Contrary to what my diary informs me, I am not currently sailing CV25 between New York and Bermuda. The Clipper Race Committee anticipated that today would have been the start of the fleet’s arrival window into Royal Bermuda Yacht club. I would have set out from New York – the start of Leg 8 – five days ago and raced hard on the homeward leg. Hmmm… (I’m letting that thought sink in a moment and trying to imagine what that would feel and look like).
Ok, so instead, I have my feet firmly planted on terra firma and yesterday, after three-and-a-half year’s on the waiting list, I secured this little patch of overgrown land near my house on a council-owned allotment site.
It saddens me how neglected this plot has become as there are traces of former love and care to be uncovered under the prolific bind weed and brambles; like a vibrant purple clematis pictured above. I love that it is still flowering despite the overgrowth’s shady cover and the tendrils of suffocating bind weed.
I have uncovered the partial remains of a chicken coop, which one day I hope to re-populate with hens. There is a cherry, pear and apple tree that all require TLC, but at one time will have been invested in when they were first planted in the midst of time and the allotment association’s collective memory.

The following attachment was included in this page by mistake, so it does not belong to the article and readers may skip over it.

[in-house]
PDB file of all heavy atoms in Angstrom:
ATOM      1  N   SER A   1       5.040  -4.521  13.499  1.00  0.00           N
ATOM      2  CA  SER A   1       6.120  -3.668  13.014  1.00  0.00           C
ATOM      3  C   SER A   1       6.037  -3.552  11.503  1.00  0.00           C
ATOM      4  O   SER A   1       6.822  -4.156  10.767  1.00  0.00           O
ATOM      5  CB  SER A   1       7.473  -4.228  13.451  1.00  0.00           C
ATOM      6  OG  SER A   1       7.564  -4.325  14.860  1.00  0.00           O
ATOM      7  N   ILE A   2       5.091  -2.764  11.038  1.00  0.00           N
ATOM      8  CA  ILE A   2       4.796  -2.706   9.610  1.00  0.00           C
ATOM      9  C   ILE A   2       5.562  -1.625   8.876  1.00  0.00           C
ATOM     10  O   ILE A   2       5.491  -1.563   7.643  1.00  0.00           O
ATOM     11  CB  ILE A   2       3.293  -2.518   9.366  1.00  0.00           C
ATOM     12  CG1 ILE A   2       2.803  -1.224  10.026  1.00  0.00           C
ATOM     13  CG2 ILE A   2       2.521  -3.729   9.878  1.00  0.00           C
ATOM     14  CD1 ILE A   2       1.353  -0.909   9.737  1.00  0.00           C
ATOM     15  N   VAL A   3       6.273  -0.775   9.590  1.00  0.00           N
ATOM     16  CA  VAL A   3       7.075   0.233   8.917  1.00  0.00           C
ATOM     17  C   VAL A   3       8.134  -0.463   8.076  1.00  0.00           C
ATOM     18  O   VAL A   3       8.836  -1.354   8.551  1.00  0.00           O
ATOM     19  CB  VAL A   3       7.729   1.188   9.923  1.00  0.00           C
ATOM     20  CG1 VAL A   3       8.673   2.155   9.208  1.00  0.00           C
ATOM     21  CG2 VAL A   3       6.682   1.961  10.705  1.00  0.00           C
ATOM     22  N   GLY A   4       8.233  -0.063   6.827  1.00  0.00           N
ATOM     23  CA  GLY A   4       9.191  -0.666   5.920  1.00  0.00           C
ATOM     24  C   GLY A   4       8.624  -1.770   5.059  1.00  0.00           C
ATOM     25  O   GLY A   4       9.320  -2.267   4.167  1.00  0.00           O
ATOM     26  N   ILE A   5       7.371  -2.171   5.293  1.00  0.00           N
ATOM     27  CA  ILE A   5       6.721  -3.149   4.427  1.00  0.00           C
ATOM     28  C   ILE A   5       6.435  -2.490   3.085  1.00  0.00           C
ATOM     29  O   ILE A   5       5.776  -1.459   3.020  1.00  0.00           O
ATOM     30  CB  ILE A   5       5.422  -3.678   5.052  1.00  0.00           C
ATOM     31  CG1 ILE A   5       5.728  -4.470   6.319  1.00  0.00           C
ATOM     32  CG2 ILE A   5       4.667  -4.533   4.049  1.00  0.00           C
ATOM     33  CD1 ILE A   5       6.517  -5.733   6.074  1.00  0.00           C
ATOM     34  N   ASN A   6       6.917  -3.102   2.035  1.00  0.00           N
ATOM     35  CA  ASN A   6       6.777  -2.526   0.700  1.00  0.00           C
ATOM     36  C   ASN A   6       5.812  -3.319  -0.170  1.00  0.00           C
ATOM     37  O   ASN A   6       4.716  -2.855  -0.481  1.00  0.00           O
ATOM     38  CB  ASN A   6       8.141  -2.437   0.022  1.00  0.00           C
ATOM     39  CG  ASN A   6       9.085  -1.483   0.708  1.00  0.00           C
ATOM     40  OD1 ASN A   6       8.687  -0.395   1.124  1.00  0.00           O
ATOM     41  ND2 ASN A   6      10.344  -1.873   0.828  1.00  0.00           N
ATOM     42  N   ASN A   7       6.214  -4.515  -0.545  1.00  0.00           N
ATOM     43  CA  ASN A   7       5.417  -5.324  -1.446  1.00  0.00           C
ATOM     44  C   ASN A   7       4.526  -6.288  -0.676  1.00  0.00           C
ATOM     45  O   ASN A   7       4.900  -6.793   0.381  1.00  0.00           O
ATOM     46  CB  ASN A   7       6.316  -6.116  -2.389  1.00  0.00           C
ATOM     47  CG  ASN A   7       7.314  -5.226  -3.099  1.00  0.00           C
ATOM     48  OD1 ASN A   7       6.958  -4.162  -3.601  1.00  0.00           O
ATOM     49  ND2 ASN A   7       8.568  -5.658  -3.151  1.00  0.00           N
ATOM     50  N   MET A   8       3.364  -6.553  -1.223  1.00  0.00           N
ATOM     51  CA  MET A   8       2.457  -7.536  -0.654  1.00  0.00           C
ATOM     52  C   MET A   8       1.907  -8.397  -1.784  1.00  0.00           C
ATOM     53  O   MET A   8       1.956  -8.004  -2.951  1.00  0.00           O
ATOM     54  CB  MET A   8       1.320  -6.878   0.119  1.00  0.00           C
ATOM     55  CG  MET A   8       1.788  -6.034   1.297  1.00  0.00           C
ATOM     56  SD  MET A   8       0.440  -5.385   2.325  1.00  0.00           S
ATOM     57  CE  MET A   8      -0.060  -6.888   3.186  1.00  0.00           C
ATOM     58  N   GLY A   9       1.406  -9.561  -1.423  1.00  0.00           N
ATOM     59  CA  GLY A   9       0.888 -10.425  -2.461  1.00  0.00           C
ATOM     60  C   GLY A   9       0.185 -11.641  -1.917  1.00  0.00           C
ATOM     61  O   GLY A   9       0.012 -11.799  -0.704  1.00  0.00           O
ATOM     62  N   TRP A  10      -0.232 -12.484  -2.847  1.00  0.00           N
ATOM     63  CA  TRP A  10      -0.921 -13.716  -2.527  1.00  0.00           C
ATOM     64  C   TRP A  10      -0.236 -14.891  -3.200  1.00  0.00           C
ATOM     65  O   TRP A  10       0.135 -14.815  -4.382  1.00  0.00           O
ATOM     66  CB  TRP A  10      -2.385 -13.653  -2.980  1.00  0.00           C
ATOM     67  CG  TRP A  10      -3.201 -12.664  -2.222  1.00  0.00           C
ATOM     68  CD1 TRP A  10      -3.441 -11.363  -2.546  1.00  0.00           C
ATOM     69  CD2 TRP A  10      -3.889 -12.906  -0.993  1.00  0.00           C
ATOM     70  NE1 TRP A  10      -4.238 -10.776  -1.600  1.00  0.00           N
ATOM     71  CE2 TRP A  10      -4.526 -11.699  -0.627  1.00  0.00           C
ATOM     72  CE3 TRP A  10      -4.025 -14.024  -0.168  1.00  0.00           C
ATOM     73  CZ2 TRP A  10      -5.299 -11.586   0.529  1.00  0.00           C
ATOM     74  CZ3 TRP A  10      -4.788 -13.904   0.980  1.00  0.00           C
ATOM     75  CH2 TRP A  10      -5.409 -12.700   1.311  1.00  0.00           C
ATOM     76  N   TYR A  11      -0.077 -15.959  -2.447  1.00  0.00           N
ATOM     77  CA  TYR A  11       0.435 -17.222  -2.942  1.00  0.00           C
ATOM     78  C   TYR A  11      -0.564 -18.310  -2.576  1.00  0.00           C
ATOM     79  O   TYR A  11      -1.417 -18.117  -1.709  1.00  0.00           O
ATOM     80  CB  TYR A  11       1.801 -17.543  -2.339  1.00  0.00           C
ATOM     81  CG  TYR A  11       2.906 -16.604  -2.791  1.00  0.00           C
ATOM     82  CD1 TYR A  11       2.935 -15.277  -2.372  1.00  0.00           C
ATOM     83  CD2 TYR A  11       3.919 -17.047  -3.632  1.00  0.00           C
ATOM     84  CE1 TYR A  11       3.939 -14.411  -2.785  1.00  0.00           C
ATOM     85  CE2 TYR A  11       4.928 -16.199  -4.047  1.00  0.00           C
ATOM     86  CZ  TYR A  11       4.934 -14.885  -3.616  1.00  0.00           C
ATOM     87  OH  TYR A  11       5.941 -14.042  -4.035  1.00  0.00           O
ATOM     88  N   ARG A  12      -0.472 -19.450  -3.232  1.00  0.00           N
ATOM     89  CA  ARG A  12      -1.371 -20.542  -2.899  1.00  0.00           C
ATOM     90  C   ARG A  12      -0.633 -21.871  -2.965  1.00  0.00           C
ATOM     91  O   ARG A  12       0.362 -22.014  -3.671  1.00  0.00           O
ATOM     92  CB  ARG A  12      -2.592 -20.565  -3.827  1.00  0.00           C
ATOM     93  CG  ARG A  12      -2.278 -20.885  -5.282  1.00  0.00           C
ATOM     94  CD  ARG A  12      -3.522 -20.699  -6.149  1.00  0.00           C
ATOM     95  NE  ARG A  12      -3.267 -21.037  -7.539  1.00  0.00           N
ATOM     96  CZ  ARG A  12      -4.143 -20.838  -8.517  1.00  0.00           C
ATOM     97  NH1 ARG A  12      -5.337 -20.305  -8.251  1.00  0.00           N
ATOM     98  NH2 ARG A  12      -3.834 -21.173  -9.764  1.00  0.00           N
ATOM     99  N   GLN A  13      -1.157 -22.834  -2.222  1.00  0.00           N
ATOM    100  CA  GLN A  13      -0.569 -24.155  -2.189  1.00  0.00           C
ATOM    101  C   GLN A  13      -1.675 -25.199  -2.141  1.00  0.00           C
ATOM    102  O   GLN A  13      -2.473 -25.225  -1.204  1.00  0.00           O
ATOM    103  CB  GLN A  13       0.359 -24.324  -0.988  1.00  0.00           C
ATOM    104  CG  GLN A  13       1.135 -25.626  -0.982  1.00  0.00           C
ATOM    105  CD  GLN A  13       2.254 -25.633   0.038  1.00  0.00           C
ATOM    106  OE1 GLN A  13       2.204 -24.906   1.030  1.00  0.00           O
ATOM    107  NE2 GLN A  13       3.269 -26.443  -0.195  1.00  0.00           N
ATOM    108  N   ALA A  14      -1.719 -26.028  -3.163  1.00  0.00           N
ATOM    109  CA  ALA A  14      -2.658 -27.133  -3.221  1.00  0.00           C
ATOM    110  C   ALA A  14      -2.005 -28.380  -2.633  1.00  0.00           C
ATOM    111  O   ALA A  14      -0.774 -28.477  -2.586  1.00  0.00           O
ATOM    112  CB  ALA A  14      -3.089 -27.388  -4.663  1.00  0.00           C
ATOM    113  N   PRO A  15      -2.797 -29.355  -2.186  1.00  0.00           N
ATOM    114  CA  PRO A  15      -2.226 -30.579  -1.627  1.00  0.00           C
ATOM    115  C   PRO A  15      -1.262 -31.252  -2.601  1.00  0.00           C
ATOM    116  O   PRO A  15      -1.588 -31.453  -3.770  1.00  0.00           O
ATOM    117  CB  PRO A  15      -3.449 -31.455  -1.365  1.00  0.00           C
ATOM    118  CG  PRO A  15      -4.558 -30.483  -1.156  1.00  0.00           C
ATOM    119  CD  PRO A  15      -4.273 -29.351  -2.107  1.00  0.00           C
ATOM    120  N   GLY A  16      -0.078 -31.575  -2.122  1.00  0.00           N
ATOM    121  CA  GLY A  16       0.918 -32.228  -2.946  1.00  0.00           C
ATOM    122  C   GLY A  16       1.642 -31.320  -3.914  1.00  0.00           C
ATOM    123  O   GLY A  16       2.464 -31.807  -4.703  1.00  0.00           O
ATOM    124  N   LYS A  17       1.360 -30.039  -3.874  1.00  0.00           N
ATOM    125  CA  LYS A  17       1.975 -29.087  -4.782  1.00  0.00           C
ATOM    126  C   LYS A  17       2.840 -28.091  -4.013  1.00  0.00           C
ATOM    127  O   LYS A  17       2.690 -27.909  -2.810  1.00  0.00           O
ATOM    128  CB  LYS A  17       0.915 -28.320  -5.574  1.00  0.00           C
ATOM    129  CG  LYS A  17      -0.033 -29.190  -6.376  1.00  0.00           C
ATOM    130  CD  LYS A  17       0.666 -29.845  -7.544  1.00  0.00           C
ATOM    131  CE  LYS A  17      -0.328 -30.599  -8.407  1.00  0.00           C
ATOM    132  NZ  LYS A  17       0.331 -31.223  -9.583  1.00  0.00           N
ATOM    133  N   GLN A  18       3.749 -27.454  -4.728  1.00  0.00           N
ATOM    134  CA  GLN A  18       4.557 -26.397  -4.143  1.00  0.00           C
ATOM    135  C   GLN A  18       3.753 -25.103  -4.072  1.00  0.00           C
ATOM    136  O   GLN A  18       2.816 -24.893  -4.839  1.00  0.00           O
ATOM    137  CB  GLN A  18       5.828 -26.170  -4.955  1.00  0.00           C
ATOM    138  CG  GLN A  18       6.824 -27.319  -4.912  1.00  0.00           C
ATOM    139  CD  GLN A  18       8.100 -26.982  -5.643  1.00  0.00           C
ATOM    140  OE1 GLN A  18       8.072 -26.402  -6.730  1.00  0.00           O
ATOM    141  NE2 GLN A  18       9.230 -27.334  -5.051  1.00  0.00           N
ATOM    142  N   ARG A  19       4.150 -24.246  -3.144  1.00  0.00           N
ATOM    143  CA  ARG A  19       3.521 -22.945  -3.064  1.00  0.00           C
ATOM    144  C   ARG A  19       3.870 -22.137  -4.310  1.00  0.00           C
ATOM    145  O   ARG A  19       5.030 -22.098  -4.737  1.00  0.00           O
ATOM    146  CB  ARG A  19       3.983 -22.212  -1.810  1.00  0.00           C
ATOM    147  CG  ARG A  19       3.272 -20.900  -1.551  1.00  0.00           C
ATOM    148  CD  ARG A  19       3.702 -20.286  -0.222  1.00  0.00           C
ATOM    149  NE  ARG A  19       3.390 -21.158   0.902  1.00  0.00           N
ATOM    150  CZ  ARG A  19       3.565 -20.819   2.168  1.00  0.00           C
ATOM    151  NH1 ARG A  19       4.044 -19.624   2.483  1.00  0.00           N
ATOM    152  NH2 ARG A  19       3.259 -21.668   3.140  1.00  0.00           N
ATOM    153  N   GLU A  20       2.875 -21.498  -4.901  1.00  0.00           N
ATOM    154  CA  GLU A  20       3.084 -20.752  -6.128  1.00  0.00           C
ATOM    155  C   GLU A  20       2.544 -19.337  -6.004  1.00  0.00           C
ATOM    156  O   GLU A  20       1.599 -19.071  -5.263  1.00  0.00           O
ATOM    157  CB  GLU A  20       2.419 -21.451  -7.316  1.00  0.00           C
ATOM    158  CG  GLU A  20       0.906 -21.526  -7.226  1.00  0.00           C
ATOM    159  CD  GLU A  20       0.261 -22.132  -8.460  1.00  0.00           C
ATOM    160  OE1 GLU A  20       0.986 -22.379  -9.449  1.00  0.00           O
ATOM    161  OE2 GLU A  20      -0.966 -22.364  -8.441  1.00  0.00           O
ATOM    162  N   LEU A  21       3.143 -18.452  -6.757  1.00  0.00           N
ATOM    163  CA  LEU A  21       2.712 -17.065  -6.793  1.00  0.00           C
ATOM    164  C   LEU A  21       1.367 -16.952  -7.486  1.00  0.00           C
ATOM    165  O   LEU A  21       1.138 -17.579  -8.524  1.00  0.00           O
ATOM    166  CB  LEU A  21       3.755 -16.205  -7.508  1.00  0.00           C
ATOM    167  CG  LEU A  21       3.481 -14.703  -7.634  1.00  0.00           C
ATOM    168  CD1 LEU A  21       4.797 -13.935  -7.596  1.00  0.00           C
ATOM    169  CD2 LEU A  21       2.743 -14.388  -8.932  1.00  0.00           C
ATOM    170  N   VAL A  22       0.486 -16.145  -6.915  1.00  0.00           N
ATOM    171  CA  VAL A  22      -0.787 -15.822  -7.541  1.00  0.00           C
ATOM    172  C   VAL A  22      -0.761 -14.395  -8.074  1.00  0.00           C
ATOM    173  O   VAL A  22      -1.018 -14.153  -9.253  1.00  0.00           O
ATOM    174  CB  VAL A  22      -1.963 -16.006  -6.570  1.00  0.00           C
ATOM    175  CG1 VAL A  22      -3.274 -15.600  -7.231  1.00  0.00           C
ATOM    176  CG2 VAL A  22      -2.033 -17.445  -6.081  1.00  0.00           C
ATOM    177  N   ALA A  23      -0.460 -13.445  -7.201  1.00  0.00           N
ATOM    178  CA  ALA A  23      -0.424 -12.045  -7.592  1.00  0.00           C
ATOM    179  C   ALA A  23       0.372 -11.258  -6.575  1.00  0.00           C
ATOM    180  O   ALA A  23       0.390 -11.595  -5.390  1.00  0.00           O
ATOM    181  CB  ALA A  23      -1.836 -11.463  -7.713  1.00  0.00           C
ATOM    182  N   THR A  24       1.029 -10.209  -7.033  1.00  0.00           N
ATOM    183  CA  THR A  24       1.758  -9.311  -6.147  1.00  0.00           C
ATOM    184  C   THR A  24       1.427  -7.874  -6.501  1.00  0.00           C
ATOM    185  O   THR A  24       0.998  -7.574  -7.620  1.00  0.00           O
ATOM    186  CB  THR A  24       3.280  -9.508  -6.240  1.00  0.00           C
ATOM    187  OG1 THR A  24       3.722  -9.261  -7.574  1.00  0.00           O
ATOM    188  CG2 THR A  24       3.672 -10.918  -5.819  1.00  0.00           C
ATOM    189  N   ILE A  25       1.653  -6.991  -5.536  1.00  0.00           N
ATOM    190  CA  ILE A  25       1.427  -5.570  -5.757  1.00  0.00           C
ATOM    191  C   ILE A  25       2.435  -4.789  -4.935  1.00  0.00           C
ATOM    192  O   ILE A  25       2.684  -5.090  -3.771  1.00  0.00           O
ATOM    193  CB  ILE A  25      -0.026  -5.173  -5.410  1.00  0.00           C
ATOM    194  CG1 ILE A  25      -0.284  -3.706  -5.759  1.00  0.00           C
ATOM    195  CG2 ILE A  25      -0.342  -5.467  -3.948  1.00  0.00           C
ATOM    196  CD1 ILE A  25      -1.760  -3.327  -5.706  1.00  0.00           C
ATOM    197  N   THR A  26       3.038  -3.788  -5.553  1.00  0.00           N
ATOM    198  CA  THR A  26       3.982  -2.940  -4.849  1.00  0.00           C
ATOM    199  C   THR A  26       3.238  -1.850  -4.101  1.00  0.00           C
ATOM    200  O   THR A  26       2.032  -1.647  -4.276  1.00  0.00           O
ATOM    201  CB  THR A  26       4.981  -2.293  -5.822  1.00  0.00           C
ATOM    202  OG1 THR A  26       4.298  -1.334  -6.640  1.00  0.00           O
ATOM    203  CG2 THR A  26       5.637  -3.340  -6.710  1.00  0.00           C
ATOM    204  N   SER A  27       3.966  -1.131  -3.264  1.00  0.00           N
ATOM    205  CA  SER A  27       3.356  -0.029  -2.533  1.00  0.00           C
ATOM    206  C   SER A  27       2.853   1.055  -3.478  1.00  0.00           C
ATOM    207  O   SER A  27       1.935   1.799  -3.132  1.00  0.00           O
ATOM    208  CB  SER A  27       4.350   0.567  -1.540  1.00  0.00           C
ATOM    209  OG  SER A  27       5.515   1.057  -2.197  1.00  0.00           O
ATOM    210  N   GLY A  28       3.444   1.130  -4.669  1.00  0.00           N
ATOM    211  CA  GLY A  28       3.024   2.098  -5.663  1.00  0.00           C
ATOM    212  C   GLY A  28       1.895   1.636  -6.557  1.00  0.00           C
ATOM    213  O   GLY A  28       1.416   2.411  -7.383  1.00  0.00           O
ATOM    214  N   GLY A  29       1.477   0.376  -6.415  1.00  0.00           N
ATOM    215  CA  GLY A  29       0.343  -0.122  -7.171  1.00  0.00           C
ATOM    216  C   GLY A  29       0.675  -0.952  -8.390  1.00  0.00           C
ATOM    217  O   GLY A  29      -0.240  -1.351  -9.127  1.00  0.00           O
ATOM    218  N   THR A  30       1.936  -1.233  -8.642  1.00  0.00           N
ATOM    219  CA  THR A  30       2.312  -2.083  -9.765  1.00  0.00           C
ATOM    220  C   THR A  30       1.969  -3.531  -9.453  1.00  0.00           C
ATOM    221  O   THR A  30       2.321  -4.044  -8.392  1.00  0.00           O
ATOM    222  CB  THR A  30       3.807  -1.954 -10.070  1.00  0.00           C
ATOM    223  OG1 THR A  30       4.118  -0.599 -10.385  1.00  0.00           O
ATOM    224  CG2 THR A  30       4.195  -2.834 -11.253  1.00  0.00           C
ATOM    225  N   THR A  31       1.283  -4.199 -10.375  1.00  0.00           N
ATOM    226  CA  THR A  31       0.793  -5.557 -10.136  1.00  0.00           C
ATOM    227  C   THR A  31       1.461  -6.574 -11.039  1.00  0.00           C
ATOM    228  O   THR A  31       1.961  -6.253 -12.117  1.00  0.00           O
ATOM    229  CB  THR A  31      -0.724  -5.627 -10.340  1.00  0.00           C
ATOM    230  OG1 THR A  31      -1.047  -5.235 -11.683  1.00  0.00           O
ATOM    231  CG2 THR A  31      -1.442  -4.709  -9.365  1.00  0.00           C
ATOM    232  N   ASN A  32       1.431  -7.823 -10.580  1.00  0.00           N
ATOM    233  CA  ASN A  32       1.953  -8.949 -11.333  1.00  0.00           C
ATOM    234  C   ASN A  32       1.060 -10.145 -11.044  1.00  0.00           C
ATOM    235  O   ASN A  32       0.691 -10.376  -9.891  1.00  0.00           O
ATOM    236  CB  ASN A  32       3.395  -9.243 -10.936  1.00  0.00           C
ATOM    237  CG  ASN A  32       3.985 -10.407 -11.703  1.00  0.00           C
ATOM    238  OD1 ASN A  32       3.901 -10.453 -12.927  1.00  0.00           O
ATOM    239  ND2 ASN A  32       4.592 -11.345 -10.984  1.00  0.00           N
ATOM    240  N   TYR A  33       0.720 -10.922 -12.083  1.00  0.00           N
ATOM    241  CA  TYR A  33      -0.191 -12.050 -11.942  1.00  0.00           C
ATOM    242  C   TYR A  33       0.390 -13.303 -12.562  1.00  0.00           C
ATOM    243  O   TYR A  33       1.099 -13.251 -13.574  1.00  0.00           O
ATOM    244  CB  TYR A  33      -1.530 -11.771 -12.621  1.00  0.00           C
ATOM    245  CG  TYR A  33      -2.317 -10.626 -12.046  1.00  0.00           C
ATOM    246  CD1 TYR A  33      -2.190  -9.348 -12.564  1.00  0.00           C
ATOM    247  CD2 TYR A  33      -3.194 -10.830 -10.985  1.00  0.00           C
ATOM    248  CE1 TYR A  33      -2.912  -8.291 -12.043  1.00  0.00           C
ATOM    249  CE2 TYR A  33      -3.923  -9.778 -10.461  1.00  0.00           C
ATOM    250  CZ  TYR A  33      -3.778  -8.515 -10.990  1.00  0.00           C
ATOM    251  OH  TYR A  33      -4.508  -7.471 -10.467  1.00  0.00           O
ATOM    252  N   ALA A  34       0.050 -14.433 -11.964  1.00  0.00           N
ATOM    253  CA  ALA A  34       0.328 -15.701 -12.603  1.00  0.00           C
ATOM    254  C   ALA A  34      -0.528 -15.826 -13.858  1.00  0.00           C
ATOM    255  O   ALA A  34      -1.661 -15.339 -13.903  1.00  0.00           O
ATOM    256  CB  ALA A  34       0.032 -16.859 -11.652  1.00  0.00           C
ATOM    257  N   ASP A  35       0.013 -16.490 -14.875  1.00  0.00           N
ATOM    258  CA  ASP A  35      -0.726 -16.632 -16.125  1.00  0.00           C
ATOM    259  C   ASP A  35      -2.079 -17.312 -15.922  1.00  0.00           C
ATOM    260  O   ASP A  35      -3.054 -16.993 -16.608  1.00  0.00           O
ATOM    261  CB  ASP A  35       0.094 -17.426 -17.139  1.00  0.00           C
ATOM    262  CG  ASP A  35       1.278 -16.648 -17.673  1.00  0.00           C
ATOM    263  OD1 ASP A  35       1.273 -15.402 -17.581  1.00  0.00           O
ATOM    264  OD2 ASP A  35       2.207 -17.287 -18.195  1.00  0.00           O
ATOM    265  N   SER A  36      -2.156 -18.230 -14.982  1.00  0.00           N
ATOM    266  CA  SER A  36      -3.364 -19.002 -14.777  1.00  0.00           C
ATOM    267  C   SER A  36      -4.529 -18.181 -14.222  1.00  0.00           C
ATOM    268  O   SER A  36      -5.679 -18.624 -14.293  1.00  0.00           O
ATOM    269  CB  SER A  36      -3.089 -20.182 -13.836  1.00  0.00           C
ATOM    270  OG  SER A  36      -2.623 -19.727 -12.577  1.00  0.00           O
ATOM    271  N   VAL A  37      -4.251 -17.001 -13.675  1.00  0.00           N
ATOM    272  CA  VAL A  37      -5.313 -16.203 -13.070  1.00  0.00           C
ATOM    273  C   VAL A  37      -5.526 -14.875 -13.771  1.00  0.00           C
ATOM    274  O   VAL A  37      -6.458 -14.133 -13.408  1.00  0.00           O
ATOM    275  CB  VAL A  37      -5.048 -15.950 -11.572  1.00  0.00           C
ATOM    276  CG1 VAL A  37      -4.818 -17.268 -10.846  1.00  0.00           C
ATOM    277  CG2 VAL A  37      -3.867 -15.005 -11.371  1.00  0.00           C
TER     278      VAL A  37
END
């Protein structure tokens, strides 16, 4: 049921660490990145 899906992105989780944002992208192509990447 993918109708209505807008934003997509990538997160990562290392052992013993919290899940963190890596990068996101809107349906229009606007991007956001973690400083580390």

I disturbed a frog when I was clearing away brambles and I found one, lone and very stunted, raspberry cane when clearing some of the couch grass…little signs that at one time this was a cared for corner of earth. As it happens, I have no idea of the soil quality on this plot as I have yet to clear away enough growth to get a glimpse of what lies beneath. All in good time…This gardening project is going to take the same perseverance, time and effort as my preparation for the Clipper race did, I suspect.
Yesterday, not only did I officially acquire the status of ‘allotment holder’ (having given up my beloved plot 66B eight months ago thinking I’d be at sea this growing season), but I also took on another role with Youth Adventure Trust, who I have been volunteering with for the last three years. It’s a commitment like the allotment that involves nurturing, patience and care. Having had weeks of getting to grips with online video calls, meetings and classes, I am shortly to be assigned to a young person as their remote online mentor until mid October to manage their transition over the summer holidays and back into school in the autumn (fingers crossed!). I am a bit apprehensive if truth be told, as it’s more challenging to build rapport and trust exclusively online (as opposed to YAT’s face-to-face mentoring prior to Covid-19) but then I imagine the young person is probably apprehensive too.
So, I’m not currently racing towards Bermuda aboard CV25.
I’m on plot 3B planting better seeds instead.